First, find out what isn't true…

January 2, 2010

The recognition of Israel. De jure? De facto? The Jewish State?


…It’s actually quite simple. If it isn’t the “acknowledged” Sovereign Territory of Lebanon, Syria, Jordan, Egypt or Israel,
then it’s a territory of Palestine…

ShortLink http://wp.me/pDB7k-lA

There is no legal basis in the demand that the Palestinians recognize Israel or Israel as the Jewish State. No other country in the world gave recognition to Israel as the “Jewish State” . They recognized Israel as the “State of Israel” as per the Declaration of the Establishment of “the State of Israel”

de jure and de facto recognition are recognitions of the legal status of States and/or Governments. Governments administer the State. Governments can change.

It is not within the mandate of the UN to recognize states. Already recognized states are admitted to the UN after they have been recommended by the UNSC, they must have been recognized as states before they can be recommended by the UNSC.

Recognition of statehood is not mandatory. ” ..in the view of the United States, International Law does not require a state to recognize another state; it is a matter for the judgment of each state whether an entity merits recognition as a state. In reaching this judgment, the United States has traditionally looked of the establishment of certain facts. The United States has also taken into account whether the entity in question has attracted the recognition of the International community of states.” There are numerous UN Member states who do not recognize other UN Member States.

What is required of states is the respect for and acknowledgement of the sovereignty, territorial integrity and political independence of every State and their right to live in peace within secure and recognized boundaries free from threats or acts of force. This is reflected in UNSC res 242

Territories:
Sovereign Territories belong to Independent Sovereign States, regardless of which Government is in power. A sovereign has complete control over all it’s territories and what happens within them, regardless of which Government is in power.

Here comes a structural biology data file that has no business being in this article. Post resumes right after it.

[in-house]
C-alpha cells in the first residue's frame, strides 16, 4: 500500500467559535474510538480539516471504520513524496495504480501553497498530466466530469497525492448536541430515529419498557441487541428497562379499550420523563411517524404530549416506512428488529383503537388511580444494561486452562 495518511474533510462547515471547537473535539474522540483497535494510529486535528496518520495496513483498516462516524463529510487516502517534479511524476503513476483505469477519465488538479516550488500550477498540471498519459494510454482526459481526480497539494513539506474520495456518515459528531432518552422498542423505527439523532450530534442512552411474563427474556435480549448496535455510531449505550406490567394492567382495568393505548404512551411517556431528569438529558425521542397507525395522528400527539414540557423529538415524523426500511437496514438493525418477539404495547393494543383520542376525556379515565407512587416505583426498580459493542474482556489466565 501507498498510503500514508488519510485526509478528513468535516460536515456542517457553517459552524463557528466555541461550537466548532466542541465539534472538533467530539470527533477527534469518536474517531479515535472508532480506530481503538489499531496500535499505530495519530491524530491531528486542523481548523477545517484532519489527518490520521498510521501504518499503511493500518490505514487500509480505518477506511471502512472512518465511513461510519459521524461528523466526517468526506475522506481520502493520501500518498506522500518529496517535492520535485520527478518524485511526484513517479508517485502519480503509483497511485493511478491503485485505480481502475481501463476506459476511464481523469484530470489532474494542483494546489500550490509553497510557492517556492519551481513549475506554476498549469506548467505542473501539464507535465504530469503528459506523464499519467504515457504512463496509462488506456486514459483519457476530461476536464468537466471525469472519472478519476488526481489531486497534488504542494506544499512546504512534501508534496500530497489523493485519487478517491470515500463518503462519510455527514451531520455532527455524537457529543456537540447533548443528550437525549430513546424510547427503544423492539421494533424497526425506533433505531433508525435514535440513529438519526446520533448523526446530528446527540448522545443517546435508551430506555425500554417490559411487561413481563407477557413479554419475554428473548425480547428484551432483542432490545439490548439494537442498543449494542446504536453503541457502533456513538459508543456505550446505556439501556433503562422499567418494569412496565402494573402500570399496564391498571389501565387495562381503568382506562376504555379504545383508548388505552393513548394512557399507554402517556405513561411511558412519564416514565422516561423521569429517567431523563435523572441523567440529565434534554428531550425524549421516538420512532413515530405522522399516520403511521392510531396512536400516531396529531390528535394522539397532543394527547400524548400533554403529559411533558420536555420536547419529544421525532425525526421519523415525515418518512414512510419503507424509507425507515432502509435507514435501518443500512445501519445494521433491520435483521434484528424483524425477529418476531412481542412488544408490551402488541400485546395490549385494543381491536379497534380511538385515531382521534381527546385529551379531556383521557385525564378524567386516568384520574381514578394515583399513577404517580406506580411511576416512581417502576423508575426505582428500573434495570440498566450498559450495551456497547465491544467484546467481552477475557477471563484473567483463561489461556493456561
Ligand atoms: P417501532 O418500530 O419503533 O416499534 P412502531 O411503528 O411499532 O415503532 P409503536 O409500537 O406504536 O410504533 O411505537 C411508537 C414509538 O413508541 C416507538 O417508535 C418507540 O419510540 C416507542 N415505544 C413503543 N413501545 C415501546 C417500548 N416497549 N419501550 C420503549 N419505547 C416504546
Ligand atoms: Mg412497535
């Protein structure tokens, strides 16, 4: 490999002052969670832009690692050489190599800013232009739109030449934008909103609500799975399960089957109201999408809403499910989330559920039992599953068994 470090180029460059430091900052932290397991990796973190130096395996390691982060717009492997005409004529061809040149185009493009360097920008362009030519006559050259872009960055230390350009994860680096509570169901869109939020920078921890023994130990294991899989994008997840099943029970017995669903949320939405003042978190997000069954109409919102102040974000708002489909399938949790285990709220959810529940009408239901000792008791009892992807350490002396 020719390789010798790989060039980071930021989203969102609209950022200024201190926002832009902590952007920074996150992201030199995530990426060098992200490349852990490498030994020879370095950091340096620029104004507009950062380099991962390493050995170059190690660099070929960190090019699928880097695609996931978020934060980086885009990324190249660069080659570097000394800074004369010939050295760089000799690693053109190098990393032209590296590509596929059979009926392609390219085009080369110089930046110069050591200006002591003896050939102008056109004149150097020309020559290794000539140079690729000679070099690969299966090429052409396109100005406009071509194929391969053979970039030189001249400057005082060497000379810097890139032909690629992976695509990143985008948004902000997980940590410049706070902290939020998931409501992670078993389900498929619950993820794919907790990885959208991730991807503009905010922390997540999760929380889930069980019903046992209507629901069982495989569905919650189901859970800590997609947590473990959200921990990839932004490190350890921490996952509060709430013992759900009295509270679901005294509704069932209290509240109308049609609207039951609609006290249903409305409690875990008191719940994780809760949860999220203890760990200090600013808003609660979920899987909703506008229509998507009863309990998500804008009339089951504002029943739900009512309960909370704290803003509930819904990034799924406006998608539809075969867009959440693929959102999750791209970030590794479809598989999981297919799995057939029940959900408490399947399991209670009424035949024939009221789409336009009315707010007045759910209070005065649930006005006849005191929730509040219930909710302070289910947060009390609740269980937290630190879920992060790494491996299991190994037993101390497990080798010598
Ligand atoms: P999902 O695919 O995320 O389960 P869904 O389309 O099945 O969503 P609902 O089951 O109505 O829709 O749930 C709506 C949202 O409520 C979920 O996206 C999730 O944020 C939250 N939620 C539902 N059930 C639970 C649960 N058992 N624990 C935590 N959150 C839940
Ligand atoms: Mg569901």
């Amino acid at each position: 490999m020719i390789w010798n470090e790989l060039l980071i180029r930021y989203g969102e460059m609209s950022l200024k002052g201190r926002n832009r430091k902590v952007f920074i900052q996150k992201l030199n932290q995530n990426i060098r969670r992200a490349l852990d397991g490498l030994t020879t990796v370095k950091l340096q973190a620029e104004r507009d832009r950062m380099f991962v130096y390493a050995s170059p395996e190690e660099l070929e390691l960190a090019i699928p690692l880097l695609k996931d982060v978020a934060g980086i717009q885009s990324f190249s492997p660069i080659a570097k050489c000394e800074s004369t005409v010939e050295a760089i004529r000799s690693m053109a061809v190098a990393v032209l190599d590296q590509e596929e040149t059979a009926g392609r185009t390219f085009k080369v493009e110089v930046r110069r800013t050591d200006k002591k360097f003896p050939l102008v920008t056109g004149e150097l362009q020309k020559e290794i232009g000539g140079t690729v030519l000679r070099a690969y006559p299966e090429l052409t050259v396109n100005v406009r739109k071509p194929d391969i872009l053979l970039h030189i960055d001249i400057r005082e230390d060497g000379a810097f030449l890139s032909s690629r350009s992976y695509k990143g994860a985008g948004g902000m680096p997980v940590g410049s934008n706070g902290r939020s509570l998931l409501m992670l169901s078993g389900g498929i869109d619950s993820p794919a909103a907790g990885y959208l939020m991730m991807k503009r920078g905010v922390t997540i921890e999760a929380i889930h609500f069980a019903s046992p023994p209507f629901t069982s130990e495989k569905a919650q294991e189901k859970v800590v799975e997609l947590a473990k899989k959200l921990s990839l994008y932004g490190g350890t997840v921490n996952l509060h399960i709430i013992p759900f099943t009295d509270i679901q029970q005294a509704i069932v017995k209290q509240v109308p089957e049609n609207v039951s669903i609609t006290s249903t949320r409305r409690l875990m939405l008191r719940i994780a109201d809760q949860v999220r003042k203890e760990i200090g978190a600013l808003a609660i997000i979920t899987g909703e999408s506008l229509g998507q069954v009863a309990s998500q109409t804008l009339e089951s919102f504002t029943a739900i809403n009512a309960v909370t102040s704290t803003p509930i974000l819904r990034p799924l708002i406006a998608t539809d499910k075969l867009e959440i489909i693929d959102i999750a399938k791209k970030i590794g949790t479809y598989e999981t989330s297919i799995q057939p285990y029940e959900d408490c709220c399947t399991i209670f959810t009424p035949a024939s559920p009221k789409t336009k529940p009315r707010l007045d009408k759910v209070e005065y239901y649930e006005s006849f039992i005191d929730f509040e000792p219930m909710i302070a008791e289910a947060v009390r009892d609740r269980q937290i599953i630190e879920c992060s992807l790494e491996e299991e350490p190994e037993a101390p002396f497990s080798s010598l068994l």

Non-Sovereign States, States and non-state entities also have territories. They are not there just for the taking.
A state entity might have full control of it’s territories and still not declare itself an independent sovereignty.
A state might also only partially control it’s territories, in which case, it cannot declare independent sovereignty.

( See why Palestine has never declared itself an independent sovereignty)
The difference between state and non-state is: a state has declared itself to be a state. There is no obligation for any entity to declare either statehood or independent sovereignty. It is a matter of self determination. Unilateral by nature. Independence means not being under the control of any other entity, person or power.

‘real estate’ is not ‘territory’: Real estate is bought and sold by private individuals, businesses, corporations, institutions. ‘Territory’ is the stuff of States and entities. ‘Real estate’ is irrelevant to the status of the ownership of the ‘territories’ of states/non-states/sovereign-states, entities. A person who rents or even a landless bum, living under a bridge, is an equal part of a state or entity. Territories of an entity belong to all the citizens of the entity. Annexation is of territory and its citizens.

Recognition:
For there to be International recognition of an independent sovereign State, the boundaries of the sovereign state must be defined in order to know exactly the extent of the territory being claimed as sovereign. Israel’s boundaries were defined when the Jewish People’s Council accepted and declared sovereignty per UNGA res 181, in order to be recognized as an Independent Sovereign State. The Israeli Government confirmed it’s declared boundaries in statements to the UNSC on May 22nd 1948 and June 15th 1949

UNGA res 181:
The resolution set out conditions under which either party could declare independent sovereignty, if they wished. No one can demand an entity declare independence. It did not require the two parties to co-sign. This would have been against the notions of self determination. On the 14th of May 1948 the Provisional Government of Israel proclaimed the Declaration of the Establishment of the State of Israel to the International Community of Nations.